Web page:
Something the researchers didn't examine in any appreciable way was the difference in levels of many of the phytonutrients that we know have tremendous health benefit. They did look at vitamins, minerals and phenols, but for the most part there were many antioxidants that are measureable that weren't compared. They also didn't properly get into flavonoids and polyphenols (like resveratrol) nor isoflavones. These constituents are naturally higher in organic produce as they are the natural defence mechanisms that plants use to fight off fungus and other microbes. Research shows that some of them also last longer when from an organic product. When fruits and vegetables aren't sprayed, the only way for the plants to survive is to increase these antioxidants - they're inherent natural defenses. Some of these important phytonutrients include: Inositol Phosphates (Phytates); Lignans (Phytoestrogens); Isothiocyanates and Indoles; Phenols and Cyclic Compounds; Saponins; Sulfides, Thiols; and Terpenes. Here is a great article that goes into more detail.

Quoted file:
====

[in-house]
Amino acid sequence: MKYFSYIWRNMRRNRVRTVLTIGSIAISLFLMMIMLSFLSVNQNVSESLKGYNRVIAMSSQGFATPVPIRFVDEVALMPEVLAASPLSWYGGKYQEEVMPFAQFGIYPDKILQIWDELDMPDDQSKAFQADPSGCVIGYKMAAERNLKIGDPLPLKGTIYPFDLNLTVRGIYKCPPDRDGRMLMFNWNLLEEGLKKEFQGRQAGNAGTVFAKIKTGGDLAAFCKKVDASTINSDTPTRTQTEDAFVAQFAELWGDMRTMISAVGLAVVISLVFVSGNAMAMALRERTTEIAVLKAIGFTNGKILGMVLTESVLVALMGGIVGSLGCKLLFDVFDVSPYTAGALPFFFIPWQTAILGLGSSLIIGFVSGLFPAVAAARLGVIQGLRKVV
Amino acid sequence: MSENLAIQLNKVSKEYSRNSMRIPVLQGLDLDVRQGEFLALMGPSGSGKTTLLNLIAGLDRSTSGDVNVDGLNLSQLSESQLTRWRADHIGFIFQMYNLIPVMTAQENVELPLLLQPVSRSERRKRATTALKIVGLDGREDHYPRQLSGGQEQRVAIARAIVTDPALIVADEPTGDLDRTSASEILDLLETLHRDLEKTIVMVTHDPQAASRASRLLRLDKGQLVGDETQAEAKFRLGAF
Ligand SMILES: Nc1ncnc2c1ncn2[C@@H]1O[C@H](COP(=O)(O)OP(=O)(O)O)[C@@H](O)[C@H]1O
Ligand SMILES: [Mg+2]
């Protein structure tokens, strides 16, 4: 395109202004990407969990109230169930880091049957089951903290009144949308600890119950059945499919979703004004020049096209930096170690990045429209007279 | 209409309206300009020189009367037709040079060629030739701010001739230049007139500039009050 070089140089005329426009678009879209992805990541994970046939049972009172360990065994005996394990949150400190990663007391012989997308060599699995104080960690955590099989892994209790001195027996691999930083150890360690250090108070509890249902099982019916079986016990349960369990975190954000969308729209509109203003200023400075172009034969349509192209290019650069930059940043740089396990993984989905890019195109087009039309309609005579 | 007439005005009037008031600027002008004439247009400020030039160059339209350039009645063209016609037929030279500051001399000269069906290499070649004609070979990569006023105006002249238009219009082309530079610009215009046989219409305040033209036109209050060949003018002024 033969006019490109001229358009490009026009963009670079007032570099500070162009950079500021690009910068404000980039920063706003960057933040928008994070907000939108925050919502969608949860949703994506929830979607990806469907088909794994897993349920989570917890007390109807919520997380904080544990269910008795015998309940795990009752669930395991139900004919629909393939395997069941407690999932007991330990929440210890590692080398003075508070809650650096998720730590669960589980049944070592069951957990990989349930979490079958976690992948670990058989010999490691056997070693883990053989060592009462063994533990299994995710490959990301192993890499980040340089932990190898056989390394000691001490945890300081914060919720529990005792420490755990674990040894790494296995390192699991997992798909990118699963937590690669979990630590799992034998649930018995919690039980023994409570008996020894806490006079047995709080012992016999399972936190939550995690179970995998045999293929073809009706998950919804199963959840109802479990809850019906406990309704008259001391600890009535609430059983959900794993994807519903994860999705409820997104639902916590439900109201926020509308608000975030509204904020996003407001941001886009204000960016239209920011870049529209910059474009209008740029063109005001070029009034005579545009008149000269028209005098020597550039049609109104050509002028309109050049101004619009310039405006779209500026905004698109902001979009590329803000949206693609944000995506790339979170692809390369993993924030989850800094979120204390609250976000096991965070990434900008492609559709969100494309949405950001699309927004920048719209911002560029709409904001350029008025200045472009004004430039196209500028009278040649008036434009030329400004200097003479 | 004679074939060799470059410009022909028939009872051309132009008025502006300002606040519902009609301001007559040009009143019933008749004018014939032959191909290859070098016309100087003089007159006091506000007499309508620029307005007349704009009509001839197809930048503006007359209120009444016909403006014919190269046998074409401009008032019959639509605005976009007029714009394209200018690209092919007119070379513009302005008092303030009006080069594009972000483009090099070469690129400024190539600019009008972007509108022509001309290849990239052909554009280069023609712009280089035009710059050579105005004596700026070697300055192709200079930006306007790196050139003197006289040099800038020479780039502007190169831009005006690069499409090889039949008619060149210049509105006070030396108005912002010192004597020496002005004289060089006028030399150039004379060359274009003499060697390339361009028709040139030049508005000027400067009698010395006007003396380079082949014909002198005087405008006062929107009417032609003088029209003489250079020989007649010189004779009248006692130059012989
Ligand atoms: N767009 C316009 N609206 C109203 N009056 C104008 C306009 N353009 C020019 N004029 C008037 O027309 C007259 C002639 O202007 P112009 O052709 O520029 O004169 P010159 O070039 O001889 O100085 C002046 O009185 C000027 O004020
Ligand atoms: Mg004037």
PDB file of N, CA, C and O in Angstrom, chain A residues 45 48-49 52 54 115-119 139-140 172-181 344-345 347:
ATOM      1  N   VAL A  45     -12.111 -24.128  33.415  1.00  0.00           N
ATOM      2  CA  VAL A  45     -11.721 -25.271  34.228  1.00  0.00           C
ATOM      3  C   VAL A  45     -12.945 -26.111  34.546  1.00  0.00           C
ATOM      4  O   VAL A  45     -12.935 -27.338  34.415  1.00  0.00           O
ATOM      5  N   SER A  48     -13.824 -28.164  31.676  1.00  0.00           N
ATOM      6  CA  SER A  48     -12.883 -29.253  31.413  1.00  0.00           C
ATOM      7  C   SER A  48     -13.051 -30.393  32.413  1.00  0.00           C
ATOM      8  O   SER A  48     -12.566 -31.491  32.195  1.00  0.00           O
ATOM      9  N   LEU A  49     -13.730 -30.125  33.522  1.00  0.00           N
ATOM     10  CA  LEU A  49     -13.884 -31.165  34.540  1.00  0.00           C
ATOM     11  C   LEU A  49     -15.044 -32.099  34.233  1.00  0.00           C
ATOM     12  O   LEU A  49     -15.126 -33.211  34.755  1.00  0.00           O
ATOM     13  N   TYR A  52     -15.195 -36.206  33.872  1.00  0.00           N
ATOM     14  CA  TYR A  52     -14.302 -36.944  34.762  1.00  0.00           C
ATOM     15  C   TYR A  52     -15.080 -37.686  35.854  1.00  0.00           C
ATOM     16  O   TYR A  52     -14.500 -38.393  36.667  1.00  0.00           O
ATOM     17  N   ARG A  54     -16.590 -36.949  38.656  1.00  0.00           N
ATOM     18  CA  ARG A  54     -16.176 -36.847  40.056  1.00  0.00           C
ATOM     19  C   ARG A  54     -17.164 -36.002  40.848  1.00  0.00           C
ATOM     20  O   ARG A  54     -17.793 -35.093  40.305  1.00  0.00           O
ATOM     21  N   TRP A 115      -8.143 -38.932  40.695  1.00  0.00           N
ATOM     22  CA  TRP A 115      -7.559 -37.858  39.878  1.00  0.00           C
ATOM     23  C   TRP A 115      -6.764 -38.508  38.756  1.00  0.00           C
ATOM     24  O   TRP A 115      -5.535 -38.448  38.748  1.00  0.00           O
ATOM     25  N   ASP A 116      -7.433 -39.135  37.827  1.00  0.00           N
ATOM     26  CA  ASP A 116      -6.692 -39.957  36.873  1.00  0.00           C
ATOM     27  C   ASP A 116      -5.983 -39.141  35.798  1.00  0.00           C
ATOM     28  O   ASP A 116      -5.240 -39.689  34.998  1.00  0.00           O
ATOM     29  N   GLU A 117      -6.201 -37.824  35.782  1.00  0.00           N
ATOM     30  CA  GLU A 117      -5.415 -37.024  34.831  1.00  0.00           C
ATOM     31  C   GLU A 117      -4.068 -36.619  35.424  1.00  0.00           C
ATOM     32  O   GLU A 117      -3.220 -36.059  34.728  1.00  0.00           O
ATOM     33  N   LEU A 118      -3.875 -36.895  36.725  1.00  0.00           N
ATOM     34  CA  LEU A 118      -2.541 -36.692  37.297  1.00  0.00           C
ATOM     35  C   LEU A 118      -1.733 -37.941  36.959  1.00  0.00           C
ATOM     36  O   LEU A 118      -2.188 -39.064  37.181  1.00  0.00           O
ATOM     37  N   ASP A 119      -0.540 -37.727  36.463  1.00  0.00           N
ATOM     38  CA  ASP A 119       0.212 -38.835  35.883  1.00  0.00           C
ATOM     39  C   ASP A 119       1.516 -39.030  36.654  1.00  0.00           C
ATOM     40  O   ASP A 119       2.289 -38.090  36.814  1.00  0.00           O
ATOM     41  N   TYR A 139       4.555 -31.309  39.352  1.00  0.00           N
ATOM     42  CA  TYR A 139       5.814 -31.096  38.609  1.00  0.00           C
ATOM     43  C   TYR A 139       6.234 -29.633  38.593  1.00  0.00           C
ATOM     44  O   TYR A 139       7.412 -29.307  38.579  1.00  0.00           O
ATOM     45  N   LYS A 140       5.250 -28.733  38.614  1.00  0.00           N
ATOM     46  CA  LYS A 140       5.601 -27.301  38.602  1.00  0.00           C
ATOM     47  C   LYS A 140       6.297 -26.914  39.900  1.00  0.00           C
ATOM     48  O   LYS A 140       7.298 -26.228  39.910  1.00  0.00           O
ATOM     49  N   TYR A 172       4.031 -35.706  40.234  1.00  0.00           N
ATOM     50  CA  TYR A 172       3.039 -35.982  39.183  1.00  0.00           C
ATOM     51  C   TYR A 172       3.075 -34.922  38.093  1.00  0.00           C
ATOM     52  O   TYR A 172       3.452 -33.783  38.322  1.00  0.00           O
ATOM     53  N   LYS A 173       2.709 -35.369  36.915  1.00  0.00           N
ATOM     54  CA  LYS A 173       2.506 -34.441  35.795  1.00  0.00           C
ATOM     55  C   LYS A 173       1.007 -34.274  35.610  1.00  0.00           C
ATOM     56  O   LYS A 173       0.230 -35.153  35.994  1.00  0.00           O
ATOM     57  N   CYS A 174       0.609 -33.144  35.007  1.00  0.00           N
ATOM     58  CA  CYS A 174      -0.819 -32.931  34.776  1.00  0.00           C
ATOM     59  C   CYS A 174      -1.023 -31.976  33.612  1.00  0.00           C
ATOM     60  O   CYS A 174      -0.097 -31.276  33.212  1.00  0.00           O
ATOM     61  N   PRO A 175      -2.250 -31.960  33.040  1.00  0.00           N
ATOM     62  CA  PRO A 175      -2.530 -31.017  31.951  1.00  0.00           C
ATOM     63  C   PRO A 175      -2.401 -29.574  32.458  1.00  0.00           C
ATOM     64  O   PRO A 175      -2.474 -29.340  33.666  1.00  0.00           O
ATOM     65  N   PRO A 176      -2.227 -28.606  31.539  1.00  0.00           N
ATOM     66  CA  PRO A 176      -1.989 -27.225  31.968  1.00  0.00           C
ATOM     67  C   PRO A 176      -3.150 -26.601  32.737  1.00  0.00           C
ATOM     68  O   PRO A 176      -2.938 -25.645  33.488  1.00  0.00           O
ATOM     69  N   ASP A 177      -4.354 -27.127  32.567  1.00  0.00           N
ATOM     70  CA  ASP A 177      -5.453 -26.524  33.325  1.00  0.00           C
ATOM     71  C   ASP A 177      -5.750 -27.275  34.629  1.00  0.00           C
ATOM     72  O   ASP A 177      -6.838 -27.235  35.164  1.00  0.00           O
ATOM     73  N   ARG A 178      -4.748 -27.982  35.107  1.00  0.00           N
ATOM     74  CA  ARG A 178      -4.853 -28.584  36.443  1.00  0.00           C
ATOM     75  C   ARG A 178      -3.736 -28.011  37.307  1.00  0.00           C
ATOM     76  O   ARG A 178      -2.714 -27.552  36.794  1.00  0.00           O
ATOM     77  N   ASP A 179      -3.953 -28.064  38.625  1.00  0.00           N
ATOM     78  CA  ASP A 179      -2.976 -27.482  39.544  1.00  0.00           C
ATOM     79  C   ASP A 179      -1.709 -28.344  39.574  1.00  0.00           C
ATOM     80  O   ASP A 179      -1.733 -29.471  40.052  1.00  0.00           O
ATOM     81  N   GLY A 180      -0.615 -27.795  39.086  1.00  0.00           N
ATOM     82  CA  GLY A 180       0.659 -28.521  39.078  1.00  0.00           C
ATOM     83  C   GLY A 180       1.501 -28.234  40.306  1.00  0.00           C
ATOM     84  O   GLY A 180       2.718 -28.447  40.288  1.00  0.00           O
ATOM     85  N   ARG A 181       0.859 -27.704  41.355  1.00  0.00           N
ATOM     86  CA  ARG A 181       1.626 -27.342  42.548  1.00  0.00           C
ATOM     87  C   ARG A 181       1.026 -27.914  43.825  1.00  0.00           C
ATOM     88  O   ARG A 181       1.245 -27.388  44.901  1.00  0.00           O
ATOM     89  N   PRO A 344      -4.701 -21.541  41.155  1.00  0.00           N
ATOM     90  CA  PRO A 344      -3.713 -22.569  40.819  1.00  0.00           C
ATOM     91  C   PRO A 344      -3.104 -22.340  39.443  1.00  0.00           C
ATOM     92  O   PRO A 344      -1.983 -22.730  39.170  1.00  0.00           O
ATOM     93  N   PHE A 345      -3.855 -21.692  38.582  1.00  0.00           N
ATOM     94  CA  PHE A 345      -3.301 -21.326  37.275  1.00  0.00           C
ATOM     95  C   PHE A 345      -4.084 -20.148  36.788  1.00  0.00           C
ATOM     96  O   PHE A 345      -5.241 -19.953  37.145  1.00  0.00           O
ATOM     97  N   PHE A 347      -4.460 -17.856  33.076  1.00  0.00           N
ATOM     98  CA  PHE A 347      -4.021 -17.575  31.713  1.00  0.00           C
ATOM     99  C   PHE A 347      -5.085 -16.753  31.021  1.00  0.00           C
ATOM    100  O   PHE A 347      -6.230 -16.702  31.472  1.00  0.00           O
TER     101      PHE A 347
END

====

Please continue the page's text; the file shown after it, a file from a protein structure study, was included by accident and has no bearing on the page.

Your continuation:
Another study in 2008 looked at the levels of pesticide residues in the diet, especially the diets of infants and children in the United States. What they discovered is that pesticide residue levels seemed to spike in the winter months, when most of the fresh fruits and vegetables are imported. For example, the levels found in sweet bell peppers pushed the risk index from 132 in the summer to 720 in the winter, for lettuce it jumps from 54 in the summer to 326 in the winter. Researchers say while there are probable links between adult exposure to pesticides and diabetes, cancer and age-related neurological disease like Alzheimer’s, the evidence isn't strong enough yet to make a solid connection. But they say, what is known is that for pregnant women, fathers-to-be and children under the age of 12, there is stronger evidence of a connection between pesticide exposure and babies not being carried to full term, underweight babies, and a higher risk of birth defects. They say the strongest benefits from avoiding pesticide exposure begin about 6-months before conception and run right through young adulthood, because they say, some of the health effects of pesticide exposure early on in life, will have an impact throughout a person's life because the exposures increase the risk of chronic diseases. The report concludes that if pesticides were substantially reduced in our diets, the rates for several birth defects would drop by as much as one-quarter!